Assignment 89: Cameroon

CAM mapLocation: Central Africa
Population: 26.5 million
Capital: Yaoundé
Geography: A varied landscape of coastal regions, mountains, savannah, desert, and rainforest
Language: English, French
Signature flavours: Seafood, chicken, legumes, root vegetables, plantain, corn

The Menu

I would be lying if I said the prep for this assignment was anything other than chaos. Despite careful planning (I created a master list of ingredients and steps so I wouldn’t have to open my computer while cooking), my kitchen looked and felt like a disaster zone while I laboured frantically for two and a half hours. We had company coming for the dinner, so there was an uncharacteristic need for punctuality for my Cameroonian venture.

I was pleased with my menu. Having stumbled across a Cameroonian food blog, I was set for recipes. Anyway, despite the pandemonium, I enjoyed myself as I whipped up stews, doughs, and desserts.


Ndole: A staple dish of Cameroon, ndole is a thick spinach and peanut stew generously flavoured with garlic, ginger, and white pepper.

Prep and cooking time: 40 min
Difficulty: 3/5


Fish Rolls: Mackerel, onions, carrots, and spices rolled up in fluffy pastry and deep fried.

Prep and cooking time: 45 min
Difficulty: 3/5

Poulet DG: Apparently this dish is so named because it’s good enough to serve to a director general. It’s a flavourful chicken stew loaded with bell peppers, onions, garlic, and fried plantains.

Prep and cooking time: 30 min
Difficulty: 2/5

Cameroon-Style Black Beans: Beans fried up with onions and tomatoes, and taken up a notch with crayfish paste (I substituted shrimp paste). This dish is commonly enjoyed alongside fried plantains.

Prep and cooking time: 15 min
Difficulty: 2/5


Chin Chin: A popular snack throughout the region, these nutmeg-y fried dough bits are another Cameroonian staple.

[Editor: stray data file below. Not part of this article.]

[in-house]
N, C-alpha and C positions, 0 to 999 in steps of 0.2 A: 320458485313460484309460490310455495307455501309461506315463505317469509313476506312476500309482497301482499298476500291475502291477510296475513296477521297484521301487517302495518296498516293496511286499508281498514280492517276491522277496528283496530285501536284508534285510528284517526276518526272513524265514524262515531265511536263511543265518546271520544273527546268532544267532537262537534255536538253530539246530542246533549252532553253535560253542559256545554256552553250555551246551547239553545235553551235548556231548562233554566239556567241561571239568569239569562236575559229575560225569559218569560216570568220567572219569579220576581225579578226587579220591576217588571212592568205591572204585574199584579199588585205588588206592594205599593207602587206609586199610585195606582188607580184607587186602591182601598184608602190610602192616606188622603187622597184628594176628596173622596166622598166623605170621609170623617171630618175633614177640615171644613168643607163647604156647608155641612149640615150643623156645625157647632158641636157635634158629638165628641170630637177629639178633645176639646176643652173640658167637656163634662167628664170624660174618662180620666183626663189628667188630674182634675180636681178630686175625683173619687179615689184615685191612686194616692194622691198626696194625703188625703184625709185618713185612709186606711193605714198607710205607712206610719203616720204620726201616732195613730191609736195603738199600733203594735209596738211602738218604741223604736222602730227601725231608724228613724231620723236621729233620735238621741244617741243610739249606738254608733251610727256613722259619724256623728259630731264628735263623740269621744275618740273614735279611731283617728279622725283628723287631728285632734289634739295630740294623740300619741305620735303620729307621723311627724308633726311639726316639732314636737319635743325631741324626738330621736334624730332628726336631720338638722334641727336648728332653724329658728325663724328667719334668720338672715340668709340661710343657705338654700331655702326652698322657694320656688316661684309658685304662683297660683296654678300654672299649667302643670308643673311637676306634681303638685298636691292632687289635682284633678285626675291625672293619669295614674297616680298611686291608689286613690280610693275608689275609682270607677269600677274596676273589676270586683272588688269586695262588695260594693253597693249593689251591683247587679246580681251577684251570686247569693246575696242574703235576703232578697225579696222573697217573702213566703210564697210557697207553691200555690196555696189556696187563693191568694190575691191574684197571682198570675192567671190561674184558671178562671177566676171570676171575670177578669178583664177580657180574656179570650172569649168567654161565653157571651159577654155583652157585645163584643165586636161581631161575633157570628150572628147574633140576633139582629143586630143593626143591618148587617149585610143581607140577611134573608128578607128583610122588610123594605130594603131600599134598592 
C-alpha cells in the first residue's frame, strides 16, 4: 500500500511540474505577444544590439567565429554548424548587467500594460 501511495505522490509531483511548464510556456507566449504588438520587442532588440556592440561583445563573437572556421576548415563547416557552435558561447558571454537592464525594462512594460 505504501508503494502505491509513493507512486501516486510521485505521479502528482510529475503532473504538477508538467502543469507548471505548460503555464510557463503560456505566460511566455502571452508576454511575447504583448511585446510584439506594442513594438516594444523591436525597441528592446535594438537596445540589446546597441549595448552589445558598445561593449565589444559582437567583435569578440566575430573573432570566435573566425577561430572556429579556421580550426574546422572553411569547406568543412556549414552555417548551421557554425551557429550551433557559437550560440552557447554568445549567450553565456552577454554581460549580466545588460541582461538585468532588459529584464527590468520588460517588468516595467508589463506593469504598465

Prep and cooking time: 20 min
Difficulty: 2/5


Mango Cream: Boiled mango is blended into a pudding and folded gently into whipped cream for this sensational dessert.

Prep and cooking time: 90 min (includes chilling time)
Difficulty: 2/5

The Shopping List

Things we used to find so easily at our local market in Toronto (like plantains for Cameroon) are, here in the country, a bit of a culinary curiosity. We went looking — with success — at a large market in a town about an hour away. I managed to tick everything else off my list at the same place.


The Meal

Like I said, chaos reigned. But it was productive chaos, and before too many hours had passed, the table was set with plates of steaming stews, dishes of friend plantains, crooked piles of chin chin, and delicate bowls of pinkish mango cream.


I explained what each dish was in turn as we tasted it, starting with the ndole. I’ve made dishes similar to this one for other assignments in the region, but this was one of my favourites. Usually, recipes for this type of dish call for peanut butter, but this one called for boiled peanuts blended with garlic, ginger, and onion. I found the result to be less overpoweringly peanut-y and more balanced.

Next was the poulet DG, which I had made with a soy-based chicken alternative. It was a brightly-coloured, flavourful stew that I’m sure would have made any director general happy.

The beans were a surprise standout for me. I like beans as a rule, but I loved the salty punch of the shrimp paste, which up until tasting, was a big question mark for me. We ate scoops of the stew on golden slabs of fried plantain.

The fish rolls looked beautiful, but I found the ratio of filling to breading rather disappointing. My rolls puffed up much more than the pictures online suggested they should (I’m not quite sure where I went awry). Still, all told, they were a nice addition to the table, and by unfolding some of the lovely, soft dough, I had a bit of extra bread for dipping into the stews.


It was hard to resist the great big pile of chin chin up until then, but we did it somehow, and finally ended our meal with crunchy-on-the-outside, soft-on-the-inside chin chin — a little spicy, a little coconut-y. We dipped them into the coconut cream, which was velvety smooth, and perfectly sweet.



Disclaimer: I’m not a professional chef. I’m just a passionate cook with a curiosity for flavours I’ve never tried. For great recipes from gifted local cooks, follow the links above.

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